The urgency increased when an agent I greatly admire told me she didn’t want to publish a book that attacked a pastor. She remained resistant even after I pointed out that in this book, other pastors hold the offender accountable and model how a church should deal with abuse. I understand that sexual abuse isn’t a marketable theme in a genre where people are looking for clean reads, but if we don’t deal with our own brokenness, it will only get worse and be exposed more widely. I longed to write a book that would help book clubs, women’s groups, and church leadership address abuse issues head-on.
Another theme that emerged was healing. I’ve been on a journey of moving from a natural skepticism to being open to all the gifts of God’s Spirit, especially those related to healing. I’ve seen remarkable incidents where praying in Jesus’ name led to outcomes such as a crooked spine being straightened, a child being healed from spina bifida, and a brain tumor disappearing. I knew that to write a true book, I needed to show people praying for healing and experiencing healing. I’ve seen God do so much, but I haven’t read much fiction where healing prayer is part of the story.
The strong healing theme, as well as the humor that naturally came out in dialog, kept the book from being too heavy, even though it has some heavy themes.
It wasn’t until I was almost finished with the novel that I realized its overarching theme was trust – each of the characters had a story arc of figuring out who could and couldn’t be trusted, and the need to trust God more than anyone else. Hence the name.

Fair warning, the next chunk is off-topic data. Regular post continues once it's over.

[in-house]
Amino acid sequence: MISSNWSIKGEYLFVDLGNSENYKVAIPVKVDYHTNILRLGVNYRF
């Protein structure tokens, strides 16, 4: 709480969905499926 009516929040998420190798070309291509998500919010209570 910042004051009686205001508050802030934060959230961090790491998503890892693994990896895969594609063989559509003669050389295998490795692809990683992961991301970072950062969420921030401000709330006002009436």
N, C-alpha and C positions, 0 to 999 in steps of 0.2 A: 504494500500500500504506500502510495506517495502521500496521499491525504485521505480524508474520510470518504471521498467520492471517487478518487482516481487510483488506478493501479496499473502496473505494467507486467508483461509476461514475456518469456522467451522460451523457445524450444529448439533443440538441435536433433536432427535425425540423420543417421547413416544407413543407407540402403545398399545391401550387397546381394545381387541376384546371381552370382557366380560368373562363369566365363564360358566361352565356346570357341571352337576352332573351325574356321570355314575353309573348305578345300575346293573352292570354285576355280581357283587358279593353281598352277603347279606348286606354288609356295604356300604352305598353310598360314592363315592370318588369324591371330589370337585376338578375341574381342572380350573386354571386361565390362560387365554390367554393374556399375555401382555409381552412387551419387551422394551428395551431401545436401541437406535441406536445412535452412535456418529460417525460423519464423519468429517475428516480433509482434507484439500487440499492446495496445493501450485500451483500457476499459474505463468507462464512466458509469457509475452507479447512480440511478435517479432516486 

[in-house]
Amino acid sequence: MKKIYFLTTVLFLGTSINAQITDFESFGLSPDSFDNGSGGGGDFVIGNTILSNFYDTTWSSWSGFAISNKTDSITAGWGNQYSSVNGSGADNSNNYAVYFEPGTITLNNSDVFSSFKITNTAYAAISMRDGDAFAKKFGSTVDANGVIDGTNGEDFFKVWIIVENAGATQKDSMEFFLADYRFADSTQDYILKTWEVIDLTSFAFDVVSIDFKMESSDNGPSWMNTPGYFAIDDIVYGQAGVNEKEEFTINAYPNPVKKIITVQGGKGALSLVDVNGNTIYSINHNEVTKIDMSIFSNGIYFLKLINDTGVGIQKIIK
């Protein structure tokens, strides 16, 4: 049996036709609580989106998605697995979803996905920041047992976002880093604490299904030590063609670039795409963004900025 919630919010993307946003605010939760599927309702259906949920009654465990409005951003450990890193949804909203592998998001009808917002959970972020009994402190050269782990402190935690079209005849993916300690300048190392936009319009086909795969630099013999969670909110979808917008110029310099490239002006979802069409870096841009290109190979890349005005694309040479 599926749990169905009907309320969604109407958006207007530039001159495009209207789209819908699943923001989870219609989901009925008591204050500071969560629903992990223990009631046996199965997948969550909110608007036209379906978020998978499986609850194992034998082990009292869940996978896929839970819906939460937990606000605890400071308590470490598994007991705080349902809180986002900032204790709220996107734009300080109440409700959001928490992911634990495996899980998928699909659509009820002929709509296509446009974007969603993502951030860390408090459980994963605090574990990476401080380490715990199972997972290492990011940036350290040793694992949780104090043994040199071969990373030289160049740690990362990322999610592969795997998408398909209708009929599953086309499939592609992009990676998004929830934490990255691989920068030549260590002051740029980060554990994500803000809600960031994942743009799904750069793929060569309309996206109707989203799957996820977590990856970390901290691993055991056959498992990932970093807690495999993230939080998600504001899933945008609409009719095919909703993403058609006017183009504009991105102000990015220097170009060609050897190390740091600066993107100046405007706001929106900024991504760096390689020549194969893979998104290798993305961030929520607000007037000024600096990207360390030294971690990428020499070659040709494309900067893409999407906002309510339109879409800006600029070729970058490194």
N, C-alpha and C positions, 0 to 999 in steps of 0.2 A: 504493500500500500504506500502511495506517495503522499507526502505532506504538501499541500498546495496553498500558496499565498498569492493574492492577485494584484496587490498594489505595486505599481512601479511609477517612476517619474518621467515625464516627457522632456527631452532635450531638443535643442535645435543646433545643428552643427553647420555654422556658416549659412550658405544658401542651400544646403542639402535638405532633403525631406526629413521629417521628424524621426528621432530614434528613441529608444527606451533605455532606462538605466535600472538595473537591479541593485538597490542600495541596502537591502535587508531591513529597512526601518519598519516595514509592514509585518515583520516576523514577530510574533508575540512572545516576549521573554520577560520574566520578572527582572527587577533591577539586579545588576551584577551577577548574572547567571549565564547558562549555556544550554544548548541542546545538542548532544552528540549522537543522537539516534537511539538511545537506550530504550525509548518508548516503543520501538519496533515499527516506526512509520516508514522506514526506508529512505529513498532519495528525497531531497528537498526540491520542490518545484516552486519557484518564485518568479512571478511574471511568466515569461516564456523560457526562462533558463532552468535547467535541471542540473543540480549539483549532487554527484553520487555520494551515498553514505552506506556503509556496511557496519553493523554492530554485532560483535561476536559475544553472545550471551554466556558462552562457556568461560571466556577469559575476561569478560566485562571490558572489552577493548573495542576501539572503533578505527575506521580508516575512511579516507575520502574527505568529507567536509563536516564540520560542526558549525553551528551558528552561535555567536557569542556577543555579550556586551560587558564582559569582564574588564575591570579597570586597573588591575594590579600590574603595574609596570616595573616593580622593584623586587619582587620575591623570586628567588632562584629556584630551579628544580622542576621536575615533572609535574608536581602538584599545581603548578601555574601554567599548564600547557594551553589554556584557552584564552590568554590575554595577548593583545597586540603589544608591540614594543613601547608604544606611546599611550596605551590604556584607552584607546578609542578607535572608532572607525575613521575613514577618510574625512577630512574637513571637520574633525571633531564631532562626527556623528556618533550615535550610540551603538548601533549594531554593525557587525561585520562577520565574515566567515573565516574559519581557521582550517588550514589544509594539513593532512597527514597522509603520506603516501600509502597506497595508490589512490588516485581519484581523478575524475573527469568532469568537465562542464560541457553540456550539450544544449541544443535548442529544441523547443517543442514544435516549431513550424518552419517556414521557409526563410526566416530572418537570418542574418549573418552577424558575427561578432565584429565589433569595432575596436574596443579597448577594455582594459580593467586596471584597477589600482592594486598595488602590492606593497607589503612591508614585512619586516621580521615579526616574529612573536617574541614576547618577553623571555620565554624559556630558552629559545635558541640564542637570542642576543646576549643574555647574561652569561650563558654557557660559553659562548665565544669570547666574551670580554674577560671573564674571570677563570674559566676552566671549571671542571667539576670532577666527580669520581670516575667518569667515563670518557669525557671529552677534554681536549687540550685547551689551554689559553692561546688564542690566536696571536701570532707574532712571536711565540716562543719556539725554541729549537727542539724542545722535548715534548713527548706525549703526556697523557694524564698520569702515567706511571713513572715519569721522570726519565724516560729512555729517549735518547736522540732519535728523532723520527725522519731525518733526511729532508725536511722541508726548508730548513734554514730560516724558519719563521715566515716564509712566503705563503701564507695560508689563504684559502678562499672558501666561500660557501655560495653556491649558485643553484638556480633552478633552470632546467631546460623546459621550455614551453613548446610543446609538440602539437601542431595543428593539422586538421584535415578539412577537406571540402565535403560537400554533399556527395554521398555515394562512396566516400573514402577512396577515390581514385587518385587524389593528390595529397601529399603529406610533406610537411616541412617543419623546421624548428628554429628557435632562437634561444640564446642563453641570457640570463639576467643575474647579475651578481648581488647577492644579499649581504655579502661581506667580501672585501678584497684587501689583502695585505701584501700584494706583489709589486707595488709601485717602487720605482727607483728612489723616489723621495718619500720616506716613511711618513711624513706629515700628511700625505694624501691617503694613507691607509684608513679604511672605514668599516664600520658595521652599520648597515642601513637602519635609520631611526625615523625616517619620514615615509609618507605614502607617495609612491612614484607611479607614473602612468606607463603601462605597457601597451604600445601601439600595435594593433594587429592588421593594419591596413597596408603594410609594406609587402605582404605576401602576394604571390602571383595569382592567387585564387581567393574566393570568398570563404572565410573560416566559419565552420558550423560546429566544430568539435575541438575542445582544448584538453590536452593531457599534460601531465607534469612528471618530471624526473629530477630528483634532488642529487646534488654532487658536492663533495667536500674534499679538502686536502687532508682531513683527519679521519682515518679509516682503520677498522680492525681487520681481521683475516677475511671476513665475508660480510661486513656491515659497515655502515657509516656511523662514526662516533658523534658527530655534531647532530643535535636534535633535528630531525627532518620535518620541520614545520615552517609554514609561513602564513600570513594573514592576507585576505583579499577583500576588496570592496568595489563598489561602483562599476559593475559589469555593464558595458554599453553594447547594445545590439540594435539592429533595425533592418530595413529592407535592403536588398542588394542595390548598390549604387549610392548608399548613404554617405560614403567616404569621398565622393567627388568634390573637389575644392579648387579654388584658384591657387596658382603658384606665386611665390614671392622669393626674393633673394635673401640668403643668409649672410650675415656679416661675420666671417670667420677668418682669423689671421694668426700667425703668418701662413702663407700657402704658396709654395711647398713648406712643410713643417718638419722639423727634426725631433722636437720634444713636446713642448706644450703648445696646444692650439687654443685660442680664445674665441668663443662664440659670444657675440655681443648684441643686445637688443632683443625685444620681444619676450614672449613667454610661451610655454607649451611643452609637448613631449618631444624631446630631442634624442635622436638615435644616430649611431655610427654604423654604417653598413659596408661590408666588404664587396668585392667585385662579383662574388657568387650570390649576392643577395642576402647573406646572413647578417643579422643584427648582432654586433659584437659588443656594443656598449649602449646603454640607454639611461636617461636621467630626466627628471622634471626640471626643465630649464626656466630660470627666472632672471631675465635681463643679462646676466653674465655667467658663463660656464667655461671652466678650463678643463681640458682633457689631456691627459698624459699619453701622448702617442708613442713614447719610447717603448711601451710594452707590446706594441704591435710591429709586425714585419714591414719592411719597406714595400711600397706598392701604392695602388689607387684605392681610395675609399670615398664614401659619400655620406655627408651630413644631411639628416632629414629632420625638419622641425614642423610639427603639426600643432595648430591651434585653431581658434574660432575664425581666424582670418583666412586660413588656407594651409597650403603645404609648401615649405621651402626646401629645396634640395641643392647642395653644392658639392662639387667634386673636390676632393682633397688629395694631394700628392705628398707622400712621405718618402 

I have no illusions about “Someone They Can Trust” being the great American Christian novel, but I do know that I had God’s company to help me write the best book I’m able to turn out at this stage of my career.
As I think back on the experience of writing this book, I wonder if God doesn’t value the process of working with us as much as the final outcome. When we work with our hearts open to God, we get to experience God’s creative power in an intimate way. What an honor.
~ the book ~
Three devoted staff of a thriving, creative church are derailed when a corrupt leader breaks their trust
When art school graduate Maya Devin moves to Pleasant Hill, she’s warmly welcomed into its thriving, diverse church. Music minister, Matt Schuller, who is more than a little attracted by Maya’s faith, talent, and beauty, invites her to be a part of his creative arts ministry. Janice Williams, also on staff, befriends Maya too, supporting her as she learns to be a caregiver to her grandmother with Alzheimer’s. Janice is healing from a wrenching divorce and draws strength from the welcoming community.
The church is a haven for all three until a new pastor puts their faith, hope, and love to a severe test. Not only is their happiness at stake – so is the survival of the church.
Their courage to stand against evil will hinge on one thing – how willing are they to deal with their own brokenness?
~ the author ~
Colleen Scheid was born in California and moved to Australia at the age of ten, where she learned to subdue her American accent to avoid gales of laughter when she said words like, ‘aluminum’ and ‘oregano’. Experiences like this tend to bake-in a useful cross-cultural sensitivity. She converted to Christianity at the age of sixteen, after discovering that she was not, in fact, smarter than all Christians who had ever lived. She is a believer with deep empathy for the cynical.
She moved back to the States when she was twenty-one and has lived in Cincinnati ever since, where she divides her time between freelance writing, acting with Friends of the Groom Theater Company, doing ministry with her urban church, and enjoying life with her husband and three sons.
Colleen has a B.A. in Journalism and an M.A. in Counseling. She has published a book of short stories, a novel, and several collections of drama. When her husband asks her what kind of movie she wants to watch, she says, “Aesthetically pleasing, positive character development, happy ending”.
Learn more about Colleen and her work at her website!